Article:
Be Mine: A Sustainable Valentine’s Day Guide

I’m going to preface this with the fact that I am not a Valentine’s kind of girl. I rarely celebrate it, partly because my first date with my husband was right after Valentine’s Day (so we just celebrate that), partly because I refuse to get ripped off in a restaurant because one night is designated more important than another (I feel similarly about New Years Eve). My husband doesn’t need to buy me gifts to woo me. All he has to do is grab me a cider from the fridge and tickle me. Sometimes not even that… All I’m saying is I’m easy…I mean…not like that.

But maybe tho. Actually.

Anyhoo. When it comes to presents, whilst I adore flowers, I’m fussy and ultimately my cats will eat them.

That goes for pretty much anything I’d get for Valentines Day (I’m fussy, not that my cats will eat it). I have giant boobs, so I should probably buy my own underwear. I’m pretty fussy when it comes to jewelry and perfume (though that said, if you know me it’s not that hard to buy me jewelry…is it made of pottery? Probably a winner.), just about the only thing you can’t go wrong with is chocolate. Lucky husband eh? ­čśë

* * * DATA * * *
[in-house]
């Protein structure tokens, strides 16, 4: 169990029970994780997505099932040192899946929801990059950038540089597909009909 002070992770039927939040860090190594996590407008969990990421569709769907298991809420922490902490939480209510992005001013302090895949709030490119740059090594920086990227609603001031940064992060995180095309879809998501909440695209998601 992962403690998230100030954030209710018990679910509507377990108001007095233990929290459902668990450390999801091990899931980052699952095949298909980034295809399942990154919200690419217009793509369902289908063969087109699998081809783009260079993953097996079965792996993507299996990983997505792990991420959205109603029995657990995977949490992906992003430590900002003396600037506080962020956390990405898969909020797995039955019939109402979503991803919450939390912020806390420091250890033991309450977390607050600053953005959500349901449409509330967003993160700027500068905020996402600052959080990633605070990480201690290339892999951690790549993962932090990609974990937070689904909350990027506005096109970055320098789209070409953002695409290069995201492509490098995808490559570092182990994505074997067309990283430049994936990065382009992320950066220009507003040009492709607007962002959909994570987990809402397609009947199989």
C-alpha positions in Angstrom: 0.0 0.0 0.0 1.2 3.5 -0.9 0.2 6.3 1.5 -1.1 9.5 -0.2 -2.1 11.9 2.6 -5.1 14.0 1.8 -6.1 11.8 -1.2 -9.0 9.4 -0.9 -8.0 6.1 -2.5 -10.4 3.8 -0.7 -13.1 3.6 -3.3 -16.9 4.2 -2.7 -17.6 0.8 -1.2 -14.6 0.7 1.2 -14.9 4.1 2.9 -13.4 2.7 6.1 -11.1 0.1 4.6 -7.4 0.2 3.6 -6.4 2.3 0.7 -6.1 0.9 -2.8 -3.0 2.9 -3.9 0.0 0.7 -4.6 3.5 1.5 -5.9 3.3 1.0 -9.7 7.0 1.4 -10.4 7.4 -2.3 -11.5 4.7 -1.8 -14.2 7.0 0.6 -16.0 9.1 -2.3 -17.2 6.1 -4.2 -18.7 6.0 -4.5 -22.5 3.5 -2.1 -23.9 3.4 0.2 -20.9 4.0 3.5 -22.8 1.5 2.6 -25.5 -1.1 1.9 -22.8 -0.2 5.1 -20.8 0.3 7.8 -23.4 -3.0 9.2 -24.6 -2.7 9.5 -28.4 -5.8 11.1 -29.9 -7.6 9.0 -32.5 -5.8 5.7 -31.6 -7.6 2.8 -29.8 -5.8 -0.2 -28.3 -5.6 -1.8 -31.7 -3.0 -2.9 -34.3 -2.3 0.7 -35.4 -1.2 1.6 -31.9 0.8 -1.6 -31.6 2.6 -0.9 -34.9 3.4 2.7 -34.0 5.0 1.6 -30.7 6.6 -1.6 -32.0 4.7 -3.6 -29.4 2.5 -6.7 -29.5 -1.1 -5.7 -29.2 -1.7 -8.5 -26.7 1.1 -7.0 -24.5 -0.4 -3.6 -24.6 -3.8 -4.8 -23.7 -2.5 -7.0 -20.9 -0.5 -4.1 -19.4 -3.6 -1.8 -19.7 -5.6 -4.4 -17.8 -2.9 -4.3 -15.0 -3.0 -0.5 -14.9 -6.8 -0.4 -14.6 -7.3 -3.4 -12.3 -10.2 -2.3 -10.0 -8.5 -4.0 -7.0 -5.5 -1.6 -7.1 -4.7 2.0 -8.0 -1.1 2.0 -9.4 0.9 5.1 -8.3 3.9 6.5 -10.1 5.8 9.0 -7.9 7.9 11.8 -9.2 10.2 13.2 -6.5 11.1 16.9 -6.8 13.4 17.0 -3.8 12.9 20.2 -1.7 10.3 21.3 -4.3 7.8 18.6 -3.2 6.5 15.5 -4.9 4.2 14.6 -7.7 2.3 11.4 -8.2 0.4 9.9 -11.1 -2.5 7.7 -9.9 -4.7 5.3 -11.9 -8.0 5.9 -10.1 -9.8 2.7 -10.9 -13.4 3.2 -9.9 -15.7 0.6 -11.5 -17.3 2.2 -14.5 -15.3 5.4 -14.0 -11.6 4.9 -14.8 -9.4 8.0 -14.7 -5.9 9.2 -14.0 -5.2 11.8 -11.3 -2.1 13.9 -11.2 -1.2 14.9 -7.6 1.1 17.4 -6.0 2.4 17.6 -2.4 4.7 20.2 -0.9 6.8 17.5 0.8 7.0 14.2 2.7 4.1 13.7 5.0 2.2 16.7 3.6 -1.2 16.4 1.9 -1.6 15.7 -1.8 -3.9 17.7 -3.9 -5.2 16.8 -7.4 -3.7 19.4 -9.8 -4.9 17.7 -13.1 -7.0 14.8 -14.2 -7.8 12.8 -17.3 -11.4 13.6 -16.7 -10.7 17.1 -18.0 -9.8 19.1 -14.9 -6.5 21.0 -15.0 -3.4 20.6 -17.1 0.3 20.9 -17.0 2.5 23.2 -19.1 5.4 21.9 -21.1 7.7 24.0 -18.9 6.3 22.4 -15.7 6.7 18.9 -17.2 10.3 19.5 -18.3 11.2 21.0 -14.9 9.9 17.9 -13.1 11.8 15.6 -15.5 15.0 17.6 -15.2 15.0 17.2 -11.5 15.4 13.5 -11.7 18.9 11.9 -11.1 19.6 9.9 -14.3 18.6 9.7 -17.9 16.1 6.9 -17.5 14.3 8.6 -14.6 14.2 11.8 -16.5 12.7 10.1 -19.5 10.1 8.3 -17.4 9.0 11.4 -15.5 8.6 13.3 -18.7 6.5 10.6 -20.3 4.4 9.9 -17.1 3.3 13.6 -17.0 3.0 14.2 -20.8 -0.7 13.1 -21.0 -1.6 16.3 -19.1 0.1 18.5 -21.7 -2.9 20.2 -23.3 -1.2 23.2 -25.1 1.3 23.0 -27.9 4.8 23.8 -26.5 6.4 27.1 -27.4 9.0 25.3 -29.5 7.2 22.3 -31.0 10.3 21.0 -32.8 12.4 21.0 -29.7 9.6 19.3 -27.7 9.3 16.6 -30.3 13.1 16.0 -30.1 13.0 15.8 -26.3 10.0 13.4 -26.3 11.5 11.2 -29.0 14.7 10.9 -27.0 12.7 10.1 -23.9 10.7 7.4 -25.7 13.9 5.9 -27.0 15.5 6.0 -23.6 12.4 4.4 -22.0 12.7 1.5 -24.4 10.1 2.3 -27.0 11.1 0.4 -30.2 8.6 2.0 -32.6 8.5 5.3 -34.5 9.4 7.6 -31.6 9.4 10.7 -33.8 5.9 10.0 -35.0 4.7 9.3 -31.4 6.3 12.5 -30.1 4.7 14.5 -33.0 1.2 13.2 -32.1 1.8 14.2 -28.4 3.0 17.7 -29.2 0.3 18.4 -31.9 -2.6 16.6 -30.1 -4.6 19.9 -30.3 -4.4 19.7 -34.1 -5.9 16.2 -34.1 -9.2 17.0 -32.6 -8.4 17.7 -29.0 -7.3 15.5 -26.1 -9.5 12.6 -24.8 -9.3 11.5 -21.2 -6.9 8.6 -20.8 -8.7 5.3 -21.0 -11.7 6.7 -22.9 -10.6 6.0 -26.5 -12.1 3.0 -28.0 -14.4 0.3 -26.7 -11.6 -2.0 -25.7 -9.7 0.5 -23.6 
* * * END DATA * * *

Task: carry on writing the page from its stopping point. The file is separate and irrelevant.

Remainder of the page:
In actual fact my most favourite way to celebrate anything, birthday, Christmas, anniversary, is not with gifts, but with travel, or a day trip or an experience.

All of that said, there are lots of ladies that love Valentine’s Day and if you have any conscious consumerist, discerning ladies in your life you may be in a little bit of a panic. Never fear, I’ve popped together some options to guarantee at least a hand job. I kid. Valentine’s Day isn’t about an age old attempt to get in each other’s pants. It’s about reeeeaaaallll love.


So. When I said above that you can’t go wrong buying me chocolate I was lying. Don’t buy me Hershey’s. Do not ever buy me Hershey’s. Don’t buy anyone Hershey’s. That’s just insulting. If you’re looking for sustainable choices. Aim for fair trade cocoa, locally sourced additional ingredients and if you can, organic.


Los Angeles chocolatier, Compartes has been around since 1950. The chocolate is sourced from South America (mostly Venezuela) and chocolatier Jonathan Grahm ensures the workers are paid a fair wage. All the other ingredients are fresh, predominantly organic and locally sourced. The chocolates are hand made in Los Angeles.

Shop Compartes.

Theo Chocolate

I was lucky enough to visit the Theo Chocolate Factory in Seattle in 2015 and was impressed with their bean to bar methods. Their chocolate is certified “Fair for Life” (one of the most stringent fair trade commissions) and USDA Organic. It’s also YUMMY.

Shop Theo Chocolate